From the time humans started to acquire language skills thousands of years ago, the need to communicate with others, especially in a group or community has been prevalent. Thus, the history of media goes back to earliest times and it was one of the cornerstones of civilisation.
Initially, it was limited to stone edicts, firmans (decrees) and local announcements in town and village squares. However, the most popular medium of mass communication was the grapevine. It continues to be the same, albeit in a new digital avatar - social media.
Meanwhile, the intervening centuries brought forth new media such as print, radio, film, TV, and in the 21 century the online media. So today, we have all these media exist simultaneously with varying degree of effectiveness.
Let's see how the media has changed in the past 15 years.
As the new millennium dawned it was clear that the newspaper was losing its supremacy in news to television. In its initial years, TV news, especially in India, was invariably a straight reportage of the day’s events and across segments like politics, business, sport, city, entertainment, international and local news. TV’s great strength was its immediacy and in situ reportage, which gave it a lot of credibility.
As satellite communications improved, multi-location reports and interviews began supplementing studio-based news reading. In a country with a large population of illiterates, but with a long tradition of audio visual (including cinema) narrative, millions took to watching news.
Various governments too understood the power of this new medium and began subtle manipulation news and other programming. In the post-McLuhan times, both message and the medium have got embroiled in a complex maize of déjà vu.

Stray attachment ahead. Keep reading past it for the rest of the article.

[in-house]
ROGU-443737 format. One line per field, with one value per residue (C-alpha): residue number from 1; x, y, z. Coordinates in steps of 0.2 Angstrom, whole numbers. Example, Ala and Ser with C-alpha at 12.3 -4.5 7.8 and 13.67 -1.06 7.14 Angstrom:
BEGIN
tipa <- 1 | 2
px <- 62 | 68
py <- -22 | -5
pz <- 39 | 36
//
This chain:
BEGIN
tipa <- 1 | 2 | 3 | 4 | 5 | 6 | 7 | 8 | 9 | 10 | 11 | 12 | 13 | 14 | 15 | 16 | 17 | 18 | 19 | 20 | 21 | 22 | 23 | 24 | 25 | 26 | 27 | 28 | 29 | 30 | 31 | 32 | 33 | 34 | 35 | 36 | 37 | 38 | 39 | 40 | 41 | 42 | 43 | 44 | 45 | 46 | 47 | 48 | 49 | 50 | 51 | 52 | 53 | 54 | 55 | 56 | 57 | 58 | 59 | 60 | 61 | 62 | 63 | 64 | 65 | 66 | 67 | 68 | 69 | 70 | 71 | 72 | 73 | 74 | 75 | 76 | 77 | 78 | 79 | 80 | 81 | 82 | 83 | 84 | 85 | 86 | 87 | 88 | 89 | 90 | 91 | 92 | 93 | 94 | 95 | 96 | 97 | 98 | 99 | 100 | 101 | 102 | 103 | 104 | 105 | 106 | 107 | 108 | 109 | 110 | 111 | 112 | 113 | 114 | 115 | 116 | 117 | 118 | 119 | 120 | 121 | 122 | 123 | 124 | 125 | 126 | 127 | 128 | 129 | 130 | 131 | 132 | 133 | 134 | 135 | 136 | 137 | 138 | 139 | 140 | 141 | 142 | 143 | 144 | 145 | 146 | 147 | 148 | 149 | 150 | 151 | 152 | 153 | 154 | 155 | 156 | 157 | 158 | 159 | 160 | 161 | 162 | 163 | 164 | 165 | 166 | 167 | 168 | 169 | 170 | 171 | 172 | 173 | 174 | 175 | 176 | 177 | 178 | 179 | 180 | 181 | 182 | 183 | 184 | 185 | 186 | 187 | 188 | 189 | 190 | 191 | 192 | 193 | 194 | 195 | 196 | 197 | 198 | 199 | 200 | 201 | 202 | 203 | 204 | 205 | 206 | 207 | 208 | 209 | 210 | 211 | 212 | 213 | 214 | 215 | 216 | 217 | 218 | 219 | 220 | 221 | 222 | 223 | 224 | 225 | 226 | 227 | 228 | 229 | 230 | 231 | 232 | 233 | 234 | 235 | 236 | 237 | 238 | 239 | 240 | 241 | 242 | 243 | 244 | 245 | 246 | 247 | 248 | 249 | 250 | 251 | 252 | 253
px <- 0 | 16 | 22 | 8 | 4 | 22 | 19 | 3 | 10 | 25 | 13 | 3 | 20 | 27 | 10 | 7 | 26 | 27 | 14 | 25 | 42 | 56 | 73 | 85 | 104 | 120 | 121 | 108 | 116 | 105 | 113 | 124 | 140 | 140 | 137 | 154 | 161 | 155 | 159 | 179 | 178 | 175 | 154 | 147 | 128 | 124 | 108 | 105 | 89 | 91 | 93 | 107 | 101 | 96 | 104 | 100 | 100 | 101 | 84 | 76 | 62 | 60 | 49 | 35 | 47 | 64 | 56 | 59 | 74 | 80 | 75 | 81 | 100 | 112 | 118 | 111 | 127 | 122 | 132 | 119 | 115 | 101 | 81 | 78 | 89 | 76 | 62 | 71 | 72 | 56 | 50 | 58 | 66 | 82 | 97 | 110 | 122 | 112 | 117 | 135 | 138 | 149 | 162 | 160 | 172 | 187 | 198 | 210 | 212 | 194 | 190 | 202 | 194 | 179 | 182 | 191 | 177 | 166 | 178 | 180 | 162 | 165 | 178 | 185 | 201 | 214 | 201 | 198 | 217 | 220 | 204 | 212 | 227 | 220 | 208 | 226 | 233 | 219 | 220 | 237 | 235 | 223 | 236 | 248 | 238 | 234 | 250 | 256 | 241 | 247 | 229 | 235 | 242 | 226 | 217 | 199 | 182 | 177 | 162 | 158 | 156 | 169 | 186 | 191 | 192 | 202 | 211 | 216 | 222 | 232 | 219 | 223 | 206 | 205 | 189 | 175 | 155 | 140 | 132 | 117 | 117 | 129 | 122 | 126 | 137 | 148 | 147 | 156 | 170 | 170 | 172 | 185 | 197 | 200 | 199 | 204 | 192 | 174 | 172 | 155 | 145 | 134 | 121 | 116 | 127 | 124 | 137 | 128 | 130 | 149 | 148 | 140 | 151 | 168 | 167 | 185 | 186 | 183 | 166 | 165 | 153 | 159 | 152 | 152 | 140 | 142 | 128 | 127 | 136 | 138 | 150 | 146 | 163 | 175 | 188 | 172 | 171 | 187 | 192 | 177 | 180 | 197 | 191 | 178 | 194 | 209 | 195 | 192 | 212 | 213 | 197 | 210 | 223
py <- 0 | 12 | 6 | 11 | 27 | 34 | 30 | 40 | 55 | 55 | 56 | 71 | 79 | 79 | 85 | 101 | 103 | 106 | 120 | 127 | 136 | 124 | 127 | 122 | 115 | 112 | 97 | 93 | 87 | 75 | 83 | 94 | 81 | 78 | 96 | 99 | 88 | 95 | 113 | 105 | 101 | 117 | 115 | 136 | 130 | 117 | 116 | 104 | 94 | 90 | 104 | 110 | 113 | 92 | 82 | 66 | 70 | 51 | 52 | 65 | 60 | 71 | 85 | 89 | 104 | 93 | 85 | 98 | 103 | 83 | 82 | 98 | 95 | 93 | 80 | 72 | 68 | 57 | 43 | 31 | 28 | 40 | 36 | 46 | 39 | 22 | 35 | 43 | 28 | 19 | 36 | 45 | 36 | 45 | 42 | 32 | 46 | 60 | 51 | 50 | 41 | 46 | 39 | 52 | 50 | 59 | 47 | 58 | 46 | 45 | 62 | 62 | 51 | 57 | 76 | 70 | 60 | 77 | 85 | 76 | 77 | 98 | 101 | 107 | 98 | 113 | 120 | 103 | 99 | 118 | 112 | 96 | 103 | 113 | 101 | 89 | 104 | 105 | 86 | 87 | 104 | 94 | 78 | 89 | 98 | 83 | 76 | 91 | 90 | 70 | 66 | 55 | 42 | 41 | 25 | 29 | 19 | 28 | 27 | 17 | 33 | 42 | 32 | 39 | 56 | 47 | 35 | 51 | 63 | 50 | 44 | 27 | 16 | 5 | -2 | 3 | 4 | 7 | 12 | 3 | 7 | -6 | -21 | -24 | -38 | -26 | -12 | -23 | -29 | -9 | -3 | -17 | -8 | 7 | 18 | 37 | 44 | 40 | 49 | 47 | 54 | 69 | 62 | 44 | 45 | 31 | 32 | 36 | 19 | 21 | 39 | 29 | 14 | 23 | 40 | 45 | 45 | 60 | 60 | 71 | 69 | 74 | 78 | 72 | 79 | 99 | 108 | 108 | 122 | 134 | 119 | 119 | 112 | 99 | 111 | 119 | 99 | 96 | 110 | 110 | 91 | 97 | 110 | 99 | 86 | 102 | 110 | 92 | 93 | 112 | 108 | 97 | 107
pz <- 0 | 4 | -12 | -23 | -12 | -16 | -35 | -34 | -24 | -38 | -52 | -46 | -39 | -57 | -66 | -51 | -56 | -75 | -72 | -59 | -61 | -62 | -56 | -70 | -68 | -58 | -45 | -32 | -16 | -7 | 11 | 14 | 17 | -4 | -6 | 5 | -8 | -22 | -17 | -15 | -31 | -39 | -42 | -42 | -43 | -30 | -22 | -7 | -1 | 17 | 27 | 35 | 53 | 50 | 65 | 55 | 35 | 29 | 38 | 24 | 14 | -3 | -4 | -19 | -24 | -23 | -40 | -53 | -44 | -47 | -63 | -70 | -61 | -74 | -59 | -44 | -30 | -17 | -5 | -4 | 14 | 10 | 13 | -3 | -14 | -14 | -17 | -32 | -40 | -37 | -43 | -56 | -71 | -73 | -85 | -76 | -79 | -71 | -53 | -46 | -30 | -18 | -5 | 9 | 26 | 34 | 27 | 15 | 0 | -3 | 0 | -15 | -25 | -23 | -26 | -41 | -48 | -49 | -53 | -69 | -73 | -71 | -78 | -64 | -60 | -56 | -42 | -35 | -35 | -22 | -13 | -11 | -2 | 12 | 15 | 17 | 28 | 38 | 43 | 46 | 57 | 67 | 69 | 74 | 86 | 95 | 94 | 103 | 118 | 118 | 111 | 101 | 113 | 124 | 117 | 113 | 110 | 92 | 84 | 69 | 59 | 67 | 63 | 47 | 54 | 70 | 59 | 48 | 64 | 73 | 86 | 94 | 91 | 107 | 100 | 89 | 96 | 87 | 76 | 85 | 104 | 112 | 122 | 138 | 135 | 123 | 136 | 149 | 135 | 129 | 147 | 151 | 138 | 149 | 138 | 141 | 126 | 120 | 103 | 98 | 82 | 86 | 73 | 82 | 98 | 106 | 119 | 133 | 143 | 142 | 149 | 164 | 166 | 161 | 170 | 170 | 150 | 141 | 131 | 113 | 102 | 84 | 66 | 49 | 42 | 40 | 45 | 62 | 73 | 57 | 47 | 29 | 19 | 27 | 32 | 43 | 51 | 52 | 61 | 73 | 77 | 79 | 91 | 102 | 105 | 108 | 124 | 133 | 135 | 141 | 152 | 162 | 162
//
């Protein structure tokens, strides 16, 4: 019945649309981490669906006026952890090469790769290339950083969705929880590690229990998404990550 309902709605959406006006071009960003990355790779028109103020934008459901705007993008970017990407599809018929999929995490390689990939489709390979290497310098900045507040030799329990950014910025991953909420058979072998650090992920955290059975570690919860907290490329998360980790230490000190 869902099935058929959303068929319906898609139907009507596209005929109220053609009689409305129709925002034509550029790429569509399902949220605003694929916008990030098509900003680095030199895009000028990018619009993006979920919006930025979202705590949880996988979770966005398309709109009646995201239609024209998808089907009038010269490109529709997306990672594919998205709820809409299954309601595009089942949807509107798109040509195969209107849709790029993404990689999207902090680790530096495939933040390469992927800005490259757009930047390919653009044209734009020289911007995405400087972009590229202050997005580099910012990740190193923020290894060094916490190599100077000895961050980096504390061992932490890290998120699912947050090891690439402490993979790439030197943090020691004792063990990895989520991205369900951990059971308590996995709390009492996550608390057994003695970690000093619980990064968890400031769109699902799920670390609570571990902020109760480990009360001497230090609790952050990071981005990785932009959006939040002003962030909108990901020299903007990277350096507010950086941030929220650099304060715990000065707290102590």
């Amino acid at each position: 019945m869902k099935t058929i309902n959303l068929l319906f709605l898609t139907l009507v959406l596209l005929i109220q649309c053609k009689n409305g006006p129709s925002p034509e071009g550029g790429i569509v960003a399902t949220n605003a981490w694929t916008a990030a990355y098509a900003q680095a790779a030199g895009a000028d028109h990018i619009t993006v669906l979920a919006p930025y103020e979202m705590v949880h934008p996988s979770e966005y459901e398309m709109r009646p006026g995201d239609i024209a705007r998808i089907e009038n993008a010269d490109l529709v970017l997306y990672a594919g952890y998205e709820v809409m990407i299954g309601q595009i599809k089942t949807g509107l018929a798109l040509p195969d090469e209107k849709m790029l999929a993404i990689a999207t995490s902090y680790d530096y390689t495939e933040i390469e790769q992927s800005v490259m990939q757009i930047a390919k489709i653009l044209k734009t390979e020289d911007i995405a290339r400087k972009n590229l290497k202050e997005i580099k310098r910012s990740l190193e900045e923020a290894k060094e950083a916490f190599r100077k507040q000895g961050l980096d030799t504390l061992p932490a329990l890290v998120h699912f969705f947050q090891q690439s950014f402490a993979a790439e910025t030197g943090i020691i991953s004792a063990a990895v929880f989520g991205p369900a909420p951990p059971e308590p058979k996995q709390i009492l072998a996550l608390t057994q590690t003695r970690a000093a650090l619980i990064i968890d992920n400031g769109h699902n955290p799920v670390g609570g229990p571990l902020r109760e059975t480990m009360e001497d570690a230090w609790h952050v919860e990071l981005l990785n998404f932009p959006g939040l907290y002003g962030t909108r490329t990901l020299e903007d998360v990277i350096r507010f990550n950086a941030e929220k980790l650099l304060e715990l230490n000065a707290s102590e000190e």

You can increase the dose of the digital opiate, but sooner than later, the audience will seek a new fix.
While the majority was and is still hooked to TV dramas with their weather-beaten and stretched plotlines, there were enough takers for news and current affairs. No wonder India has over 400 news channels in 16 languages in an 800-channel universe. India started its economic liberalisation in 1991, and this was followed by the satellite TV invasion in the 1990s.
From 1995, the Atal Bihari Vajpayee-led NDA government further opened up the skies (both for airlines and broadcasting) and the TV onslaught began in right earnest. New media barons emerged as Subhash Chandra, Ramoji Rao, Prannoy Roy, Raghav Bahl and Kalanithi Maran created domestic TV networks even as Murdochs and Turners of the world also shifted focus to include the world’s fastest-growing TV markets.
In 2010, India had 100 million TV households with an estimated reach of half the population (500 million). The existing print czars did not lag behind and The Times of India, India Today, Anandabazar Patrika, Mathrubhumi and others jumped into the electronic media morass.
While the state-controlled Doordarshan and All India Radio led in absolute reach, the growth was private broadcasting. TV networks soon rivalled the 200-year-old print industry in advertising. Private FM stations too flourished. Interestingly, in spite of this, the Indian print market was one of the few in the world, which maintained its growth. Films too reached new box office heights as multiplexes sprung by the dozen in cities and towns.
Did the content change along. Perhaps a little, but disruption has largely been influenced by access and delivery of media.
India’s economy was on a roll. Consumerism spread its tentacles in a rapidly developing information society. Media was the new darling of private equity and retail investors as over two-dozen listed media companies encompassing every medium from cinema, print, radio and TV multiplied, the wealth of promoters and investors too. The Indian media and entertainment industry grew at a compounded annual growth rate (CAGR) of over 15 per cent, though inorganic growth led to more weeds than blossoms. However, things were too good to last.